Wednesday, December 14, 2011
My normal swim volume is probably somewhere around 30,000 yards a month. For October and November I had a goal of 50,000 yards per month. Unfortunately due to a sickness in October and a little bit of life outside of triathlon getting in the way I was unable to hit that mark either month. I did make it to about 45,000 each month though. Here is what I learned from past 2 months.
1. The black line in my pool is actually blue. The funny thing is I never noticed this. I had it pointed out to me by Kelly Jahns who informed me in late Novembr. I guess it's time for some new goggles. :)
2. A swim focus will really dry out your skin. I'm pretty good about putting lotion on post swim but I can't reach my back, and I'd feel weird asking my swim buddies to lotion me up. So I walk around with an itchy back all the time.
3. I started to actually enjoy swimming. (don't worry, the feeling went away). I no longer dreaded going to the pool in the morning. The biggest reason for this was the people I swim with. They were all very encouraging and helpful.
4. I did get faster. I felt like I got significantly faster, though I'm still not signifcantly fast but certainly "faster" than I was.
My benchmark tests showed some rather significant gains.
1000 TT. October time- 15:32 December time- 14:42
500 TT. October time- 7:20 December time- 6:54
100 TT. October time- 1:14 December time- 1:12
The only goal I didn't hit was my 100 time which I missed by 1 second. Hopefully I can maintain some of this speed I've gained in last year and it will benefit at Ironman Coeur d' Alene in June.
Friday, December 9, 2011
Friday, October 28, 2011
I think a 1:11 100 is doable and 7:00 500 and hopefully 14:50 1000. I'll report back at the end of November.
In the meantime I encourage everyone to get out there and do what you enjoy the least. :)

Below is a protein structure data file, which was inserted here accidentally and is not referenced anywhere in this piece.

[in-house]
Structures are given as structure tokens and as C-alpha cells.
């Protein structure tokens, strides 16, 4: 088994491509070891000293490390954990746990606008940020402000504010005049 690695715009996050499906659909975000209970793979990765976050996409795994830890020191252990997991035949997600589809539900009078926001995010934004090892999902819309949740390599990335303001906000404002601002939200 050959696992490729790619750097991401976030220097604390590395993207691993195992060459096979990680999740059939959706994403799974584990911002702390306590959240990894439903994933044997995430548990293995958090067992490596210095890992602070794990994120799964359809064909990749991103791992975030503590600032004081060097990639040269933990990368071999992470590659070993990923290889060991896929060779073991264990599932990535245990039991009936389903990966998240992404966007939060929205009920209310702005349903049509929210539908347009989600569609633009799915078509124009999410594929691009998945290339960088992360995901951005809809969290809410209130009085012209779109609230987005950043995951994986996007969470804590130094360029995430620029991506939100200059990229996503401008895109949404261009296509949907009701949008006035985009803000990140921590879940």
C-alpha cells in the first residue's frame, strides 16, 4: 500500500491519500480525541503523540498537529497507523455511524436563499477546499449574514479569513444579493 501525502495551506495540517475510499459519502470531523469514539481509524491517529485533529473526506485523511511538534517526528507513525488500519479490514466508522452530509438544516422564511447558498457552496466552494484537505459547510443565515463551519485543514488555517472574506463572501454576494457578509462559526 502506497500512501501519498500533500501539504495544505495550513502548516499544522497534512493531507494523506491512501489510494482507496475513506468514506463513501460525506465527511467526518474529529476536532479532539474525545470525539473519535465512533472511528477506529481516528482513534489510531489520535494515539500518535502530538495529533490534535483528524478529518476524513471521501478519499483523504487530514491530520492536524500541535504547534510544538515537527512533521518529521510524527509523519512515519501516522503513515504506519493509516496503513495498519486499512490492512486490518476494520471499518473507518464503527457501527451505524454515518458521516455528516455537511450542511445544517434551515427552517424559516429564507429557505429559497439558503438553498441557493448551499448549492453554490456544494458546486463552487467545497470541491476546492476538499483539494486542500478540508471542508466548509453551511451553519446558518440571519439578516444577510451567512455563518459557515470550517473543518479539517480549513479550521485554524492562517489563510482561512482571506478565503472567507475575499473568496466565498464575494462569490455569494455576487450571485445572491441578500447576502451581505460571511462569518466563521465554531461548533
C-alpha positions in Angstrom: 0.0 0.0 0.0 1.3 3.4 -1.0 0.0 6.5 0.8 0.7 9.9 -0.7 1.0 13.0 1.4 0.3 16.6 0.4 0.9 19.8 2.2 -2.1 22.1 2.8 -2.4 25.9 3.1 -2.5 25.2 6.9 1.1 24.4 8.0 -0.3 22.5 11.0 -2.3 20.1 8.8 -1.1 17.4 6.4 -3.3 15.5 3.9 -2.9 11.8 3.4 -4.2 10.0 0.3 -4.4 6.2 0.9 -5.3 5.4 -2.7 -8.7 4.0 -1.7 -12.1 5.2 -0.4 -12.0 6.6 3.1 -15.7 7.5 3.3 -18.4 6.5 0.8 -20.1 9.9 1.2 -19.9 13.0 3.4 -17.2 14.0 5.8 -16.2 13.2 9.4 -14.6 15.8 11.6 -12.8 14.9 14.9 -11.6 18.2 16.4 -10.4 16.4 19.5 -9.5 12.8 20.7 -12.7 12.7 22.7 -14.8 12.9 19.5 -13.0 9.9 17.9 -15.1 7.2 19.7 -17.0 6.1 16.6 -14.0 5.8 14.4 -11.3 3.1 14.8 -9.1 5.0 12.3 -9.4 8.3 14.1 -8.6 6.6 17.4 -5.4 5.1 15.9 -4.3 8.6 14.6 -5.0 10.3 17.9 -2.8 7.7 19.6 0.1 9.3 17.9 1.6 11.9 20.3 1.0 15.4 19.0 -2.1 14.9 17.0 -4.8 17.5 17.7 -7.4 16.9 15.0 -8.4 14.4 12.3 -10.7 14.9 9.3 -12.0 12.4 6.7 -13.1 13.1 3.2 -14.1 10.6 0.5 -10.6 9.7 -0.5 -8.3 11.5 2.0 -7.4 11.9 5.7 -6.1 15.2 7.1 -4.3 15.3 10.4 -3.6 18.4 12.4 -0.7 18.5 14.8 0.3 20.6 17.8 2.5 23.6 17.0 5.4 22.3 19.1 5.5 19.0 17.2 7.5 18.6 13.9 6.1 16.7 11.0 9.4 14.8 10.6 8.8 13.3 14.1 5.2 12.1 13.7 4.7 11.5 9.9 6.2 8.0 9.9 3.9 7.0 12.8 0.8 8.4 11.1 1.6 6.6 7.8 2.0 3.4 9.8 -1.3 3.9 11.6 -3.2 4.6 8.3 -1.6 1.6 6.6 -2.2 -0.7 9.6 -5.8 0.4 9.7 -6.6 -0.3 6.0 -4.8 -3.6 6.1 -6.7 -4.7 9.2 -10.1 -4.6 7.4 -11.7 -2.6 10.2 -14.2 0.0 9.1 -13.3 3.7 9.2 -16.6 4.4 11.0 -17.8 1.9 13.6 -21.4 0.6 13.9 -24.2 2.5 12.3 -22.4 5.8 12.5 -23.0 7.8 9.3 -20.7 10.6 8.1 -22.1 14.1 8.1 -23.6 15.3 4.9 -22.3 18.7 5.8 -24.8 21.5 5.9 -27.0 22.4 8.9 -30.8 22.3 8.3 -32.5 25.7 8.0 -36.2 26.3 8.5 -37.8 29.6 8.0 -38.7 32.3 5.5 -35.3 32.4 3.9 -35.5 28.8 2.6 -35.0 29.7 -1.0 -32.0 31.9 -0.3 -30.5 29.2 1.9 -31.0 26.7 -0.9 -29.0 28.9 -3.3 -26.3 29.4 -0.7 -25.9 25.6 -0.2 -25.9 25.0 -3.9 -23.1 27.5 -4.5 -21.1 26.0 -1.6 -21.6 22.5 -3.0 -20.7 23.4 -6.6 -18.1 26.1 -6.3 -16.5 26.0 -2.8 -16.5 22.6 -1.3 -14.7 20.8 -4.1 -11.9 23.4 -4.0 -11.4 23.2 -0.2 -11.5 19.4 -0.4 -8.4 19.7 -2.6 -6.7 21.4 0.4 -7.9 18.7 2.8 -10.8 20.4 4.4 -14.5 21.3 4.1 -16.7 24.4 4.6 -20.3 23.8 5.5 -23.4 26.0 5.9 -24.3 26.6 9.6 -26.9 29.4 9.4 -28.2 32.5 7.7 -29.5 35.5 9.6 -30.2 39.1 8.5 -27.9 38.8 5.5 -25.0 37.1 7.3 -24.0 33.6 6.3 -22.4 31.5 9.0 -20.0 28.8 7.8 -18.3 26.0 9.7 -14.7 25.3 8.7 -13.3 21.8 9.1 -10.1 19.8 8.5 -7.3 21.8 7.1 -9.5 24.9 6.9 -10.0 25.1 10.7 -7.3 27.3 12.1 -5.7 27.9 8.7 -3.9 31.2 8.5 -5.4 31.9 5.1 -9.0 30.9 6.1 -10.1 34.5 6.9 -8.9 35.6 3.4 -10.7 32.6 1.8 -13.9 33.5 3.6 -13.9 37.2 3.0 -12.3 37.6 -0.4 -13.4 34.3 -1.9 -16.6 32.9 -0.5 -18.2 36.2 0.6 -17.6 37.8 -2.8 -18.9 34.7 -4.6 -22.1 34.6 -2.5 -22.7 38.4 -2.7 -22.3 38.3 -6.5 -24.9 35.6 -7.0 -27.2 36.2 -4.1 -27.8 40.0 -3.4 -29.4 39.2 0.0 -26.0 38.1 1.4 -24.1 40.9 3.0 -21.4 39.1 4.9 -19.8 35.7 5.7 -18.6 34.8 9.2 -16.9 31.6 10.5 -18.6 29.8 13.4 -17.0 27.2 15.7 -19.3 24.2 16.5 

Sunday, September 18, 2011
This race has been my goal "A" race since Kona last year. Kona didn't go quite as planned. I’d say the biggest problem for on the big island was letting everyone convince me that the race didn't matter because I wasn't going to win my age group anyway. This way of thinking poisoned me and made me believe that I didn't really belong there.
I set out this year to race a World Championship. Not simply show up and participate.
I qualified in Boise on a roll down. That didn't eaxactly help my confidence going into Vegas. If I couldn't even get it done at a smaller race in the Northwest, how was I supposed to compete with the best in the world?
As the season progressed I started to get more and more fit and it was showing in most of my races. I finished in the top five overall in all of my non WTC races with one overall win.
The successful season paired with some great training sessions leading into Vegas had me cautiously optimistic.
T1 full of bikes!
The pros started at 6:30 and I went off at 8. Transition closed at 6 so that meant I had to get down there at around 5 to make sure everything was ready to roll. Luckily I stayed at the Ravella on Lake Las Vegas, which is about 500 yards from the swim start. That meant I was able to walk back to my room, eat and hang out until my wave was getting closer to starting. On a side note if you're looking for a hotel I reccomend the Ravella over Loews. It's actually a lot closer to the swim and T1.
As far as a warm up goes. I just hopped in with about 5 minutes left before we started and swam around a little. I got tired of treading water so I stood on the rocks under the bridge for the final minute before the race started.
Here I come...37 minutes into the swim :(
I decided to go with a swim skin this year. In Kona, I just wore my tri shorts and I had a hell of a time getting into my top after the swim. My Desoto Liftfoil performed beautifully! You can even wear it the whole race if you want. I raced in my Planet X team kit and pealed the swim skin but you can go either way.
As far as the swim went, I started to the far left and swam straight for the first turn buoy. The course curves to the left and I think you can effectively cut some of the swim by not following the buoy line. I got out for the first 100 yards with very little contact. I even managed to stay up near the bulk of the field up to right around the first turn buoy. The swim was pretty uneventful. I was hoping to swim a 34-35, but I came out in 37. Oh well. At least I have something to work on for next year.
T1 – 3:27